The Right to Statutory Sick Pay
Your employer is not obliged to provide you with a sick pay scheme. There is no legislation which requires any employer to pay you Company sick pay. Your Employer is required to provide you with a statement of your employment terms, which includes details of sick pay from the firm. You should be given this information in your first 2 months.
For information about any company sick pay scheme, refer to your contract or company handbook, or talk to a Union Representative.
If you are excluded from your Company sick pay scheme for any reason, perhaps because you are part-time, over 65 or on a fixed term contract, you may complain as this is a form of discrimination. If you need further help Contact our Advice Line.
However you could well be entitled to Statutory Sick Pay (SSP). This is a legal requirement. If you qualify for SSP, your employer must pay you (on behalf of the State effectively).
You can’t get less than the statutory amount. You can get more if your company has a sick pay scheme (or ‘occupational scheme’) – check your employment contract.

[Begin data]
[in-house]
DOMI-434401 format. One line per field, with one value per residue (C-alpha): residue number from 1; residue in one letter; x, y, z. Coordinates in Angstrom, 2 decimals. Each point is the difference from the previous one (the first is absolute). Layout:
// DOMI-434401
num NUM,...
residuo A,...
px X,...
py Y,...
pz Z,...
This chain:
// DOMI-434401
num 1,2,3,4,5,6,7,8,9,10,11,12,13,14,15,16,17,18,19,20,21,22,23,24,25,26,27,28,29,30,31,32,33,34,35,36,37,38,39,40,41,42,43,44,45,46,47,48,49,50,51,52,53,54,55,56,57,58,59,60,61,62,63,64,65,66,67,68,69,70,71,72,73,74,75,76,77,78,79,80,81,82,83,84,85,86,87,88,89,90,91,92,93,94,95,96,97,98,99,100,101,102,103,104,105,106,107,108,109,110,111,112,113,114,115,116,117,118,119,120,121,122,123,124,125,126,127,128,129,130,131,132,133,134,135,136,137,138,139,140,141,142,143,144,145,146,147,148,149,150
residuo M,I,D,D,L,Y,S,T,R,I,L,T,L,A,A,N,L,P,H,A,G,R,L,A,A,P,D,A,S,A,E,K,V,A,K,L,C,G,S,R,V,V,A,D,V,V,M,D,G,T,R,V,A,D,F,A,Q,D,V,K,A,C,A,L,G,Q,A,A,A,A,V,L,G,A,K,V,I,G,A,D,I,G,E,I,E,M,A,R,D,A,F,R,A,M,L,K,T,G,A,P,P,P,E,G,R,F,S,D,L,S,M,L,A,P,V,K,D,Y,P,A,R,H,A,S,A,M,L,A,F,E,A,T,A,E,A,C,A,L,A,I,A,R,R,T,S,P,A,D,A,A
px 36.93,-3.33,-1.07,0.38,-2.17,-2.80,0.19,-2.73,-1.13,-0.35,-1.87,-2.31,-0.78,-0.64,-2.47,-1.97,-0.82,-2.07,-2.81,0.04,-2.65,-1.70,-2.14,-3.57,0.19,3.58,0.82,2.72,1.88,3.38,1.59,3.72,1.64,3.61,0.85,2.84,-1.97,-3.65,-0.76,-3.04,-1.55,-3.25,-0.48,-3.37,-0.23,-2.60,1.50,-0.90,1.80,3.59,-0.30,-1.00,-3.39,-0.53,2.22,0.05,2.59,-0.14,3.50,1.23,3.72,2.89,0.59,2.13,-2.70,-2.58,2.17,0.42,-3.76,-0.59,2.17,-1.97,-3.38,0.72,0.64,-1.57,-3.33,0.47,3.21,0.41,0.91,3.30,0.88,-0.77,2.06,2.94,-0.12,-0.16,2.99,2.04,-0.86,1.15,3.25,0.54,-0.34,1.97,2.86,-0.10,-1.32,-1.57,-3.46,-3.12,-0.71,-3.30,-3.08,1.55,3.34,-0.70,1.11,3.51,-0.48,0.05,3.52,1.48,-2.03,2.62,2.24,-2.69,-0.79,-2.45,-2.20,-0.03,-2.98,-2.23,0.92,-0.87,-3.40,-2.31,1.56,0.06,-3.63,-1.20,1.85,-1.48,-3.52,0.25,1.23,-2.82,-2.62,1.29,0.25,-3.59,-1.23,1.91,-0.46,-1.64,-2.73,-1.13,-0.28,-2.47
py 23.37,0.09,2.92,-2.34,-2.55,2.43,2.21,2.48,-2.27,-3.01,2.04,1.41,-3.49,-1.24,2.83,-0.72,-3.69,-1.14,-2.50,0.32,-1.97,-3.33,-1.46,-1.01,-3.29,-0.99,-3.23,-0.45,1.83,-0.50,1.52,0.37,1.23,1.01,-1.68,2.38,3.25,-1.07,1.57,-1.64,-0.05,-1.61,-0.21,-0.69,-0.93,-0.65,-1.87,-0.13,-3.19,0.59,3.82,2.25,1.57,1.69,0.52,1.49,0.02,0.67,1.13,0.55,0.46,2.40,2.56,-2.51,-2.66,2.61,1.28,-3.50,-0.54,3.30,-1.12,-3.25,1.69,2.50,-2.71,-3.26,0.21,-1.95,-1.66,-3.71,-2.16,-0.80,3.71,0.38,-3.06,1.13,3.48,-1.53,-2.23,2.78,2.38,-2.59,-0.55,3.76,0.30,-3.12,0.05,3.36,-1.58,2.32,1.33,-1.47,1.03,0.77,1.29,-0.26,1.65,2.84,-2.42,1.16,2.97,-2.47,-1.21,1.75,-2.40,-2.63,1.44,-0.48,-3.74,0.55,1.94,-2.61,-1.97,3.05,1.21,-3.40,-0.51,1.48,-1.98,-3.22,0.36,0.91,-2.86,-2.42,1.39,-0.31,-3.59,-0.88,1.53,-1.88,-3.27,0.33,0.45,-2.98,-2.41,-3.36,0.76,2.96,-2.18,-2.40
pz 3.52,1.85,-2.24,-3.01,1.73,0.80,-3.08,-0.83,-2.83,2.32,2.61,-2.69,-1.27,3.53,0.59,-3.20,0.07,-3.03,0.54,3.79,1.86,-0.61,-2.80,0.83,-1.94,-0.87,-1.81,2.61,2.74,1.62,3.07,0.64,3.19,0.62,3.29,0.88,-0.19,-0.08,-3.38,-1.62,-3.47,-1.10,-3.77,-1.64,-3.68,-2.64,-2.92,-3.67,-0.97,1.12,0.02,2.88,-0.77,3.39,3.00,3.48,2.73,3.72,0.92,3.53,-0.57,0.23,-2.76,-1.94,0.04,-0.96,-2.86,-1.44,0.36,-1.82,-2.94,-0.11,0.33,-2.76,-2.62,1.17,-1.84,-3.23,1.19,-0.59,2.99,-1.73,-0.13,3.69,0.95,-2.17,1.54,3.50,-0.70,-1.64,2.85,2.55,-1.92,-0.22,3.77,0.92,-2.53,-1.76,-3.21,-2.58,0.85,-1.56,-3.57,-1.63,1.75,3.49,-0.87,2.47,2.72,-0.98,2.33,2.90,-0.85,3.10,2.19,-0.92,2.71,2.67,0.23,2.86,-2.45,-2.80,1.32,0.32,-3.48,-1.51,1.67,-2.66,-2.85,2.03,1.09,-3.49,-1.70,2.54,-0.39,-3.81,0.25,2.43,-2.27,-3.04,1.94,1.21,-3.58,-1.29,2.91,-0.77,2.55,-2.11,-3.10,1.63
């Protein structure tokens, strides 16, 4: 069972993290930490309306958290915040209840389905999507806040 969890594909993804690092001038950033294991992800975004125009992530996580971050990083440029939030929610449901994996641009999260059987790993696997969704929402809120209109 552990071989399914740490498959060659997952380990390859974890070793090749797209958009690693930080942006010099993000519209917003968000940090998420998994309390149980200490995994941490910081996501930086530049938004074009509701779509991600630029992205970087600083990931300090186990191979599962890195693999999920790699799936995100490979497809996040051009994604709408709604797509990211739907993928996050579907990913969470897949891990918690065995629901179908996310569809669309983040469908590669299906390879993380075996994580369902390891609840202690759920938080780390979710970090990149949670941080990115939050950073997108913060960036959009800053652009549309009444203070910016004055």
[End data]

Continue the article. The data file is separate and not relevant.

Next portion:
SSP is paid if you qualify in accordance with set national guidelines. From April 2016 the SSP rate is £88.45 per week.
All employers are liable to pay SSP to all eligible employees who are absent for 4 days or more up to a maximum of 28 weeks in one period of interruption of work. These regulations, originally introduced in 1982, have been amended many times.
You get SSP for the days you would normally have worked. It’s not paid for the first 3 days you’re off, unless you’ve been paid SSP within the last 8 weeks and are eligible for it again. This is often called a “linked” payment
SSP provides a scheme which gives qualifying employees sick pay on days when they are incapable by reason of sickness or injury of carrying out their normal contractual duties.
Talk to your employer or our Advice Line if you think:
- their decision not to pay you SSP is wrong
- you’re not getting the right amount of SSP
You can ask them for a reason. If this doesn’t sort the problem, contact the HM Revenue and Customs (HMRC) employees’ enquiry line.